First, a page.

Two supporting files are also included with the Individual Foods Files: the Food Code Description file (DRXFCD_C) and the Modification Code Description file (DRXMCD_C). The DRXFCD_C file includes abbreviated descriptions (up to 60 characters) and complete descriptions (up to 200 characters) associated with each USDA food code identified in the Individual Foods Files. The DRXMCD_C file includes descriptions (up to 200 characters) associated with each modification code identified in the Individual Foods Files. Modification codes represent adjustments to predefined recipe ingredients that reflect more closely the food as described by the respondent. An appendix to the Individual Foods Files documentation provides SAS code examples that may be used to link the food code or the modification code description to the Individual Foods File.
Total Nutrient Intakes Files (DR1TOT_C and DR2TOT_C): Contain, for each participant, daily total energy and nutrient intakes from foods and beverages; the daily amount of water consumed; whether the amount of food consumed was usual, much more than usual, or much less than usual. The Day 1 file also includes information on salt use in cooking and at the table; whether the participant is currently on any kind of diet to lose weight or for another health-related reason and, if so, the type of diet; and for subsets of participants, information on frequency of fish and shellfish consumption. The names for both Day 1 and Day 2 variables are listed in Table 2.
This document (NHANES 2003-2004 Data Documentation for Total Nutrient Intakes Files) provides additional details important to understanding the content of the Total Nutrient Intakes Files (DR1TOT_C and DR2TOT_C). The Total Nutrient Intakes Files provide a summary record of total nutrient intakes for each individual. Each total intake record contains the following information:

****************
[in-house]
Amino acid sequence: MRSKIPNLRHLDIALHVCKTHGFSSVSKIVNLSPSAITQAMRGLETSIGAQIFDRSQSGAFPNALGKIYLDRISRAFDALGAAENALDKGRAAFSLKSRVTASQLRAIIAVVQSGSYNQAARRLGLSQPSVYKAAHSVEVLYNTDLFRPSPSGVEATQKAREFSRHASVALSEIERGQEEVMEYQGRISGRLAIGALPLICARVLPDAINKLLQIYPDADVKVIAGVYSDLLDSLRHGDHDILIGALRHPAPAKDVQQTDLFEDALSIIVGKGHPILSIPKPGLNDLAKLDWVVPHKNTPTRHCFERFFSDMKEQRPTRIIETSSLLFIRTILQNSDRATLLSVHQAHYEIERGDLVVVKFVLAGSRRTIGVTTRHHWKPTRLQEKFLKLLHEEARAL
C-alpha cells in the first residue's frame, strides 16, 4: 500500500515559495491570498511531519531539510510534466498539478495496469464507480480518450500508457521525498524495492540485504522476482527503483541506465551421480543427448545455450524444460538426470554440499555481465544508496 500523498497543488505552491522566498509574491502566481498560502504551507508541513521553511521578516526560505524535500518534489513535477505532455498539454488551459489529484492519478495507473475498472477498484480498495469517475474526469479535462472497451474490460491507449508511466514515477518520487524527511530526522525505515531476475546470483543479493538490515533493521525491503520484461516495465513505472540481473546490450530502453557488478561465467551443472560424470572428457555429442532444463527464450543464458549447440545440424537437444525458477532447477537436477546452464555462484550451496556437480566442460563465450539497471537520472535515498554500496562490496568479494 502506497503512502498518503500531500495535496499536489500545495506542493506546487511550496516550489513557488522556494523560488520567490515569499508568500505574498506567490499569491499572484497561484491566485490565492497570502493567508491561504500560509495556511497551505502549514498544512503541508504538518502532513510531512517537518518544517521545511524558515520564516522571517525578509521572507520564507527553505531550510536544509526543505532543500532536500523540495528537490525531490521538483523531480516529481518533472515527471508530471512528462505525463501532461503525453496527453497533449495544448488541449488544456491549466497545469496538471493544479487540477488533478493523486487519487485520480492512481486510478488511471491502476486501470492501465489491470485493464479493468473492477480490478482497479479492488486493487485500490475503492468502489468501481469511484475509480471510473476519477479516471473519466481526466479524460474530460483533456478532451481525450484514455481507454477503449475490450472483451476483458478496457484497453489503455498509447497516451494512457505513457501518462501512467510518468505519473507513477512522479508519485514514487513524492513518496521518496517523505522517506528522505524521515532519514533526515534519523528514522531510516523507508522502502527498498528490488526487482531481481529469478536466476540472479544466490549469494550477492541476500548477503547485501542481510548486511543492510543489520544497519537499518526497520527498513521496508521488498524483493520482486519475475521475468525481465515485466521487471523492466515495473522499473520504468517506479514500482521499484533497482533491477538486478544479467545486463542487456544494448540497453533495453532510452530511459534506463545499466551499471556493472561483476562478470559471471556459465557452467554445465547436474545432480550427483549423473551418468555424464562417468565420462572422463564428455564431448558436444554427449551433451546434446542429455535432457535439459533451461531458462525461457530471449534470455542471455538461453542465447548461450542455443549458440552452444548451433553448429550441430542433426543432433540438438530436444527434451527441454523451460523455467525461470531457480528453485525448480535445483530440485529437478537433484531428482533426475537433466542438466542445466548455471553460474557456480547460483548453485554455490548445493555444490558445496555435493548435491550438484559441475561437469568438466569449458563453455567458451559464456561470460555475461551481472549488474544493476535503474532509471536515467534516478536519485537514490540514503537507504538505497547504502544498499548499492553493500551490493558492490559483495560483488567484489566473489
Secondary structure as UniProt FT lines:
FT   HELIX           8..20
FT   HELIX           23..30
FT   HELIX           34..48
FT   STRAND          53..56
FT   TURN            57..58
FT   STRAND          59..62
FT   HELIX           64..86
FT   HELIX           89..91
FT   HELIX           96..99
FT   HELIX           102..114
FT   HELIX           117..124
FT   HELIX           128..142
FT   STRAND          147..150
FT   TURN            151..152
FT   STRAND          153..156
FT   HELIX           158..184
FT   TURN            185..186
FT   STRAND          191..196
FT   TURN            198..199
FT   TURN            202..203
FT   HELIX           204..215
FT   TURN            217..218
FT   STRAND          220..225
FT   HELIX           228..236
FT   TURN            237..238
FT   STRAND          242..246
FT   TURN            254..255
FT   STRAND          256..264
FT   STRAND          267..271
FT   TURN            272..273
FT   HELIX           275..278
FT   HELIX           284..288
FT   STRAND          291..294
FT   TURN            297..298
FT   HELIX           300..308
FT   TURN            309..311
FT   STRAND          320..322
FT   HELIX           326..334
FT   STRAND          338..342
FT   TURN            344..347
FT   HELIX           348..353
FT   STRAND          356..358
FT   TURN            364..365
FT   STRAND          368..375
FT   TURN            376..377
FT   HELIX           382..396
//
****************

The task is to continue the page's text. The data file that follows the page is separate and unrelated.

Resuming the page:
- Number of days of complete intake
- Day of week of intake
- Daily aggregates of food energy and 62 nutrients/food components (listed in Table 3) from all foods, as calculated using USDA’s Food and Nutrient Database for Dietary Studies 2.0 (FNDDS 2.0)
- Total number of foods reported for that participant
- Whether the amount of food consumed was usual, much more than usual, or much less than usual
- Daily amount of water consumed (total plain water, total home tap water and source of tap water, total bottled water, and plain carbonated water)
- Type of salt used and how often added at the table and in food preparation (Day 1 file only)
- Whether the participant is currently on any kind of diet to lose weight or for another health-related reason and, if so, the type of diet (Day 1 file only)
- Frequency of fish and shellfish consumption in the past 30 days (children 1-5 years and women 16-49 years, Day 1 file only)
All NHANES participants are eligible for the dietary interview component. However, only children 1-5 years and women 16-49 years of age are eligible for the frequency of fish and shellfish consumption questions following the 24-hour recall and thus, their responses are collected.
Protocol and Procedure
The examination protocol and data collection methods are fully documented in the NHANES Dietary Interviewers Procedures Manuals (Centers for Disease Control and Prevention, 2002, Centers for Disease Control and Prevention, 2004).
Proxy interviews were conducted for survey participants less than six years of age. Assisted interviews were conducted with survey participants 6 to 11 years of age. Dietary interviews were conducted in English and Spanish. Translators were used to conduct interviews in other languages.
The in-person interview was conducted in a private room in the NHANES mobile examination center (MEC). A set of measuring guides (various glasses, bowls, mugs, household spoons, measuring cups and spoons, a ruler, thickness sticks, bean bags, and circles) was available in the MEC dietary interview room for the participant to use for reporting amounts of foods. Upon completion of the in-person interview, participants were given measuring cups, spoons, a ruler, and a food model booklet, which contained two-dimensional drawings of the various measuring guides available in the MEC, to use for reporting food amounts during the telephone interview. Telephone dietary interviews were collected 3 to 10 days following the MEC dietary interview but not on the same day of the week as the MEC interview. Any participant who did not have a telephone was given a toll-free number to call so that the recall could be conducted.